[erlang-questions] variable exported from case in OTP 18
Richard A. O'Keefe
Fri Oct 2 04:24:04 CEST 2015
On 2/10/2015, at 1:38 am, zxq9 <> wrote:
> On 2015年10月1日 木曜日 22:35:09 you wrote:
>>> On Thursday 01 October 2015 19:28:23 zxq9 <> wrote:
>> Personally, I blame Wirth whose broken Pascal precedence
>> rules corrupted generations of programmers, including ones
>> who've never heard of Pascal.
> I've got ambivalent feelings about this statement. Partly because Turbo Pascal was the only real thing available to me when I was a kid, but mostly because the categorical breakdown of precedence operators makes its own kind of sense:
> 1. Negation
> 2. Multiplicative operations
> 3. Additive operations
> 4. Relational operations
Before Pascal there was pretty nearly a consensus that you had
COMPARISON operators (which bridge the gap between Boolean and numeric)
all at the same level
product, ratio, quotient, remainder
(a) Used the wrong operators for sets.
Union and intersection behave like OR and AND.
The Booleans *do* form a ring (isomorphic to Z/2) but the
operation that is analogous to addition is EXCLUSIVE OR,
not inclusive or.
(b) Used the wrong semantics for the logical operators.
By the time Pascal was developed, it was clear that
'strict' Boolean operators were of almost no use.
More precisely, ISO 7185 section 184.108.40.206 says nothing
about the operational semantics or AND and OR, but
section 220.127.116.11 makes it clear than in p(x) $ q(x),
q(x) may be evaluated before p(x) whatever operator $
is, so short-circuit AND and OR we do not get.
(c) Treats 'or' as if it were an 'adding operator' like
+ and -. But it is not. The Boolean operator which
is analogous to + and - (to both simultaneously, in
fact) is EXCLUSIVE OR.
(d) Provides an integer quotient operator and an integer
remainder operator THAT DO NOT FIT TOGETHER.
With all the questions about what exactly div and mod
should do, we surely expect that
(x div y)*y + (x mod y) = x
whenever the left hand side is defined. But in Pascal,
(-2) div 3 = 0
(-2) mod 3 = 1
((-2) div 3)*3 + (-2) mod 3 = 1 /= -1.
Nicklaus Wirth was a brilliant language designer but
whatever process led to *this* fiasco, I would hesitate
to call it design.
> Instead of just trying to make it easier to write a compiler I think he tried to logically group precedence by category (or rather, include logical operations within their proper categories).
In previous languages the operators *WERE* logically grouped by
semantic category (logical operators , mixed operators , numeric ones).
He jumbled them up in a very unhelpful way.
There are just three differences between Pascal and Algol 60
which cannot be explained in terms of making a single-pass
(1) Pascal has records and pointers
(2) Pascal has files and I/O operations
(3) Pascal has user-defined types
As for (1), that had been pioneered by Algol W and included in
Algol 68, which Wirth was consciously reacting against; Algol 68
also had standard I/O and user-defined types. Algol 68 had
unions which were *safe* at run time, and garbage collection.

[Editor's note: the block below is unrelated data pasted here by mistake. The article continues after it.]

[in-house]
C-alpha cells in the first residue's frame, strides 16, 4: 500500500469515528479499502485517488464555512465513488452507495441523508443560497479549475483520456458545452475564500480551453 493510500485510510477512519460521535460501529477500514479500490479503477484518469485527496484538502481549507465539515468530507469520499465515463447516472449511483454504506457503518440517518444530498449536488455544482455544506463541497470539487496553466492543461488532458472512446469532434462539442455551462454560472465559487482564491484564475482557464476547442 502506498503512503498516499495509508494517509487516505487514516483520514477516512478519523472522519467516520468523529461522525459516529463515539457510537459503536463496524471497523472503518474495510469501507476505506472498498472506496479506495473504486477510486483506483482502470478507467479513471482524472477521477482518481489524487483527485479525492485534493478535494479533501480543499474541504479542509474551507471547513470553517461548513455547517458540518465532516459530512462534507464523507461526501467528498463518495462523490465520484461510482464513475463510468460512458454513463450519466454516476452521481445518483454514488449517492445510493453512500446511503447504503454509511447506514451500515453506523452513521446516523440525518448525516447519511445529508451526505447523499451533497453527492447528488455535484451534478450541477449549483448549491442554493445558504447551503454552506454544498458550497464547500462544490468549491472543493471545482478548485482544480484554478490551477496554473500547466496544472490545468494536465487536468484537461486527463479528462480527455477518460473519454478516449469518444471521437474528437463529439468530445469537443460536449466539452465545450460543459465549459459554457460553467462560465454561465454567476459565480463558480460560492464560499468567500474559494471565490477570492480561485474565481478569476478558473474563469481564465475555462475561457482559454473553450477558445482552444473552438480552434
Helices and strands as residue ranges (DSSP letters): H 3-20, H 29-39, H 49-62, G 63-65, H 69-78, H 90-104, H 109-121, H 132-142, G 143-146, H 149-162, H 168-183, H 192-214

Pascal sacrificed safety for compiler+run time implementation ease;
garbage collection ditto.
Of course Algol 68 didn't have sets, but it did have 'bits' and
'long bits', and realistically, that's all Pascal really had.
And Algol 68 *did* have strings that made sense. And while Algol 68
was strongly criticised for lacking a module system, it did pick one
up before Pascal did. (The module system in Turbo Pascal is not the
module system in the standard.) And Algol 68 didn't have enumerations,
but it *did* have closures (albeit ones that couldn't outlive their
creating context), and I know which I'd rather have.
Nope; Pascal was deliberately crippled to make it small and fast
at the expense of safety.
To this day you find programmers who think you *have* to put
parentheses around (x > y), all because of Pascal.
> But that does leave the relative precedence of `and` and `or` surprising and perhaps inconvenient unless you think about things this way. I don't know many people who think about operator precedence this way though, so in reality its a moot point and practically speaking Pascal's precedence rules are "just weird" because they don't mimic everything else.
They are weird because they trample on an earlier convention well
established in programming and mathematics that segregated the
operations a different way.
> Only being semi-serious here... what would be wrong with just ditching all those other constructs and using only funs and functions for conditionals?
That would take care of 'if' and 'case' but not 'try' or 'receive'.
>>> as a shorthand for lists:foreach/2 specifically to get side-effects is now
>>> actually supported as a an optimization.
>> But those effects do NOT include mutating variables. Each iteration
>> gets its own set of variables because that's the only way that the
>> variables *can* have different values in different iterations.
> True. Though we do have plenty of opportunities to effectively violate this whenever we want --
I'm not sure I understand you. Enlighten me.
- The file system is a global shared mutable variable.
- The pid registry is a global shared mutable variable.
- DETS and ETS are mutable data structures.
- Other data bases ditto.
- "The" process dictionary is a process-scope mutable variable
which could in principle be eliminated by threading a state
through all calls.
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